As I wrote later, reaching sub-Saharan Africa was like switching a TV from black and white to colour.
A few weeks later, with many more adventures and worthwhile lessons under my belt, I shipped my charred Tenere out of Dakar and flew on to Spain to catch up with it.
You can read the long version of that trip here.
Yamaha’s original 34L 55W Ténéré was the first proper well-equipped lightweight travel bikes, created on the back of Yamaha’s success in the Dakar Rally which I encountered on a few occasions out there. That bike was a game changer, with the brakes, range, suspension, economy, power and lack of weight which ticked all the boxes. In Europe they absolutely loved them; over a decade the French alone bought 20,000 Teneres; over 30% of all production. They were never officially imported into North America. From 1987 the only-recently discontinued KLR650 filled the same niche and had the same loyal following. In Europe the KLR was largely ignored.
A good early-Tenere page.
The next Tenere was the 1VJ model (left and above) with kick and electric start, firmer suspension and the air filter positioned, rally-style, under the back of the tank. But costs were cut elsewhere, it supposedly had over-heating problems and it just didn’t seem as durable as the original kickers. Mine sounded pretty clapped-out by the time I returned from a 3000-mile Sahara trip.
You can read about my 87-88 trip here.
I never owned one, but the classic twin-lamp 3AJ Teneres (above and left), was said to be a better machine, even if it had by now gained some 25kg. There was said to be a 5th gear problem common to other 600 Teneres, but only if you rode them very hard and lugged the motor.
The 5-valve XTZ660 Tenere from the 1990s (left) still looked great but by now had gained even more weight and lost some cred. On top of that, poor electrics and other flaws managed to lose the Ténéré mojo in the face of KTM’s dirt-focussed 640 Adventure (right).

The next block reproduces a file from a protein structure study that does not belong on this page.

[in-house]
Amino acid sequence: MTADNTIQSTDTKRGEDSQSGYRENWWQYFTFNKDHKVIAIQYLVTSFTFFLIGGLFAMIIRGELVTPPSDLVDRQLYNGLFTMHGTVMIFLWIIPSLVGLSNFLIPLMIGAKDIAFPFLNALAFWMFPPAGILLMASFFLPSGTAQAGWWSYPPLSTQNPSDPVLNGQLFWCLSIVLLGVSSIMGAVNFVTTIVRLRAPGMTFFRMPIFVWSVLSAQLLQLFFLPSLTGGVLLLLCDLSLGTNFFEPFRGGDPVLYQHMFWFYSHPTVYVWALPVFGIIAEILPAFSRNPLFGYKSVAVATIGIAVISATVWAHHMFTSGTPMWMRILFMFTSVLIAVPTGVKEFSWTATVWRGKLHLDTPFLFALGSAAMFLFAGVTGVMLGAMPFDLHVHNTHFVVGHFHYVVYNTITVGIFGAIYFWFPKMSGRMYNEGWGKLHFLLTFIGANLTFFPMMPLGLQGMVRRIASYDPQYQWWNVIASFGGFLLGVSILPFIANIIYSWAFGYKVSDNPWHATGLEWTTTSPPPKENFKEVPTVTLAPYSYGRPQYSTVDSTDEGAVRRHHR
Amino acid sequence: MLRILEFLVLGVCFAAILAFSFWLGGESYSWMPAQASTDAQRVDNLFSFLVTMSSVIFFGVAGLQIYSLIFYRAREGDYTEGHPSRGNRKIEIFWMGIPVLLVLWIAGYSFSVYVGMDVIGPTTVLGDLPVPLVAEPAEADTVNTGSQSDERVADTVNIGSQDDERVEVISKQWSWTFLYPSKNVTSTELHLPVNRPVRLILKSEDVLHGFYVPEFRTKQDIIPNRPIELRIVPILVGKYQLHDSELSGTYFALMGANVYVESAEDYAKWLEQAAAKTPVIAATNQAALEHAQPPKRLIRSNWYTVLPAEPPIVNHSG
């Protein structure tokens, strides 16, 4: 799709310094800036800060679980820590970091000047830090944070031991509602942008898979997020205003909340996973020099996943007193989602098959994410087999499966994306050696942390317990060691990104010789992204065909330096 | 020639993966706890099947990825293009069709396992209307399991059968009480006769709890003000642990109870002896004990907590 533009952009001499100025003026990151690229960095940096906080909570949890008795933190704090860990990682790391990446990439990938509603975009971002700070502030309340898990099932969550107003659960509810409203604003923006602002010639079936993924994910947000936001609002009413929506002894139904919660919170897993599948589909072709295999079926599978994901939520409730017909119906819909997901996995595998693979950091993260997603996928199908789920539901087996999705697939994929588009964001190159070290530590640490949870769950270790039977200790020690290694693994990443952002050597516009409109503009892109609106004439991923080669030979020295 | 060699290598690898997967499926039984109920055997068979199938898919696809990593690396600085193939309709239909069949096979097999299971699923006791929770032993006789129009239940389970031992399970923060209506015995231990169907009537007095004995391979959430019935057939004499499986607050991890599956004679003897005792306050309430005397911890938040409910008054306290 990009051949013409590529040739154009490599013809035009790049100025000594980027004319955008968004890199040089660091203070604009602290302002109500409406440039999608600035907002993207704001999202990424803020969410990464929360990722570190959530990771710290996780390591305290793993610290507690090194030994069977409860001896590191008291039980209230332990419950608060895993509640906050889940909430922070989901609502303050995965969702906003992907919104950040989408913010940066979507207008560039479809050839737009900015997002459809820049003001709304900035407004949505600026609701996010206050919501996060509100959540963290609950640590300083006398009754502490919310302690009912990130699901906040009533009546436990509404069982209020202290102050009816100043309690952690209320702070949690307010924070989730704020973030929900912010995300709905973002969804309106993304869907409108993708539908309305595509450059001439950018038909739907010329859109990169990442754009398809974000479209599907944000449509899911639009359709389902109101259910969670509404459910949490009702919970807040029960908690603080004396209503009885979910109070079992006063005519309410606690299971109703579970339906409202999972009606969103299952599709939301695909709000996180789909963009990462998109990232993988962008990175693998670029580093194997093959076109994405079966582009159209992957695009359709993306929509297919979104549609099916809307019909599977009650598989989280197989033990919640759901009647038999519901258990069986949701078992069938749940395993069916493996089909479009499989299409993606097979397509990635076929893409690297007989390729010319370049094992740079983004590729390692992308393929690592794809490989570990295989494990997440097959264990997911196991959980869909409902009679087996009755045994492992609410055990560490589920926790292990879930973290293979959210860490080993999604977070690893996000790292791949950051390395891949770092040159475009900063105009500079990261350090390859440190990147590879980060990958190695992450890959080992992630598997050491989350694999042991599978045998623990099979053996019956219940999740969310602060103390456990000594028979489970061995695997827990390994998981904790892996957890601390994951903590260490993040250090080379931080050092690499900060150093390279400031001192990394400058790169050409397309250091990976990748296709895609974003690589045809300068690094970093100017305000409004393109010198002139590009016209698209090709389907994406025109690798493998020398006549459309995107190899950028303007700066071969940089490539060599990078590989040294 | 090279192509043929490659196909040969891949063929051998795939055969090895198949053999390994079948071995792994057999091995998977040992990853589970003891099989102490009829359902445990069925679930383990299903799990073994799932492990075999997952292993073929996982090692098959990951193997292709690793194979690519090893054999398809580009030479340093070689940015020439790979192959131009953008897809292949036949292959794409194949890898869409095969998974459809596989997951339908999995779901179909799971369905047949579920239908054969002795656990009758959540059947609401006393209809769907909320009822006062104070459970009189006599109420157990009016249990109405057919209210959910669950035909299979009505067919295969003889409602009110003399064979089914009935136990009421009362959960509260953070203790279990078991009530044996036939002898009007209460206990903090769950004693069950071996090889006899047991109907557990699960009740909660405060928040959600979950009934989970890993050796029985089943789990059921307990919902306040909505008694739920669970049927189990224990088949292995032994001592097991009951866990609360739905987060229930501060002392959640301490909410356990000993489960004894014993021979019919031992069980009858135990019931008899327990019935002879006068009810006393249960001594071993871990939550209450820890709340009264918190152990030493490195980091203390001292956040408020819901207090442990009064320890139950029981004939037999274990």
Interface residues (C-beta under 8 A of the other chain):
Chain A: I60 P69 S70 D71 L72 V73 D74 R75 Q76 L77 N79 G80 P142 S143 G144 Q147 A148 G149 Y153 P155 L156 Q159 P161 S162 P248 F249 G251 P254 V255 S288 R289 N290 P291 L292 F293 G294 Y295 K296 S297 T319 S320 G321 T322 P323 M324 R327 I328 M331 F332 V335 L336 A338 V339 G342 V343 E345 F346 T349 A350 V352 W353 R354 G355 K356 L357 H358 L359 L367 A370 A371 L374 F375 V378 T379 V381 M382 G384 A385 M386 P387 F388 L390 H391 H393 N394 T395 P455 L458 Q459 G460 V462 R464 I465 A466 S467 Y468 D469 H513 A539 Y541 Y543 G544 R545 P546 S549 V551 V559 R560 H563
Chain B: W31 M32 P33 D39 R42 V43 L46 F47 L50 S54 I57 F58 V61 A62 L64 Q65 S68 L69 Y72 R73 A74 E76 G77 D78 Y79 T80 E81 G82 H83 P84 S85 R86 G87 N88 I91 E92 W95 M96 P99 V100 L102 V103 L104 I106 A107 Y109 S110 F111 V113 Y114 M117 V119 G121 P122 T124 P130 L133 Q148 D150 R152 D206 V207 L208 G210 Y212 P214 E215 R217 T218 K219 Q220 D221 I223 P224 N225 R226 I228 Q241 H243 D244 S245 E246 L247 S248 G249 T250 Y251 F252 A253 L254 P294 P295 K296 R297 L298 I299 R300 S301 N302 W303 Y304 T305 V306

After the 5-valve was dropped, for nearly ten lean years in the Noughties there were no Teneres in production. BMW’s 650 Dakar became popular big single travel bike; Teneres were seen as an 80s throwback.
Then, in 2008 Yamaha’s legendary desert bike returned as the XT660Z. Based on the injected XT660R and X produced from 2004, the fuelling was much improved and again, it ticked many boxes, even if it now weighed over 200 kilos and, at times, felt it. Fuel consumption varied widely but averaged 25 kpl, giving a range of about 570km/360 miles from the 23-litre plastic tank.
I bought a barely used one soon after they came out, did the usual kerbside makeover and set off for Morocco to research the first edition of Morocco Overland. Read about that bike here.
By 2016 ever-tightening emissions regs killed off the hefty 660Z Ténéré. Meanwhile, travel bikers round the world have pinned their hopes on 2019’s XT700 Ténéré, based on the brilliant twin-cylinder CP2 motor, as in my XSR700. The T7 is not much heavier than the 660Z and looks like it’ll be another desert-ready hit right out of the crate. Read my impressions here.